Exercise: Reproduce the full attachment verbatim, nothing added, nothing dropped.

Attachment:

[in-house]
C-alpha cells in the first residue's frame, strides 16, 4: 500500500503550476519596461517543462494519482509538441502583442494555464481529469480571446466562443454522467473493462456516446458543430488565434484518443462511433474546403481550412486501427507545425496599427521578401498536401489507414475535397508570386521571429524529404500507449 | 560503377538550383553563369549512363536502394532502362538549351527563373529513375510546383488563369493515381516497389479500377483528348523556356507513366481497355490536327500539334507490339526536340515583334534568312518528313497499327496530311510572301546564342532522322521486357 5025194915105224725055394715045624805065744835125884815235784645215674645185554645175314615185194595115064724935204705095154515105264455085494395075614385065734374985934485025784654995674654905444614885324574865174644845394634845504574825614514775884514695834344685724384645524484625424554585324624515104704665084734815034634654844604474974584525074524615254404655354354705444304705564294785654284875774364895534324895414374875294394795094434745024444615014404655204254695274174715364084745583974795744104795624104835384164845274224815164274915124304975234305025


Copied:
[in-house]
C-alpha cells in the first residue's frame, strides 16, 4: 500500500503550476519596461517543462494519482509538441502583442494555464481529469480571446466562443454522467473493462456516446458543430488565434484518443462511433474546403481550412486501427507545425496599427521578401498536401489507414475535397508570386521571429524529404500507449 | 560503377538550383553563369549512363536502394532502362538549351527563373529513375510546383488563369493515381516497389479500377483528348523556356507513366481497355490536327500539334507490339526536340515583334534568312518528313497499327496530311510572301546564342532522322521486357 5025194915105224725055394715045624805065744835125884815235784645215674645185554645175314615185194595115064724935204705095154515105264455085494395075614385065734374985934485025784654995674654905444614885324574865174644845394634845504574825614514775884514695834344685724384645524484625424554585324624515104704665084734815034634654844604474974584525074524615254404655354354705444304705564294785654284875774364895534324895414374875294394795094434745024444615014404655204254695274174715364084745583974795744104795624104835384164845274224815164274915124304975234305025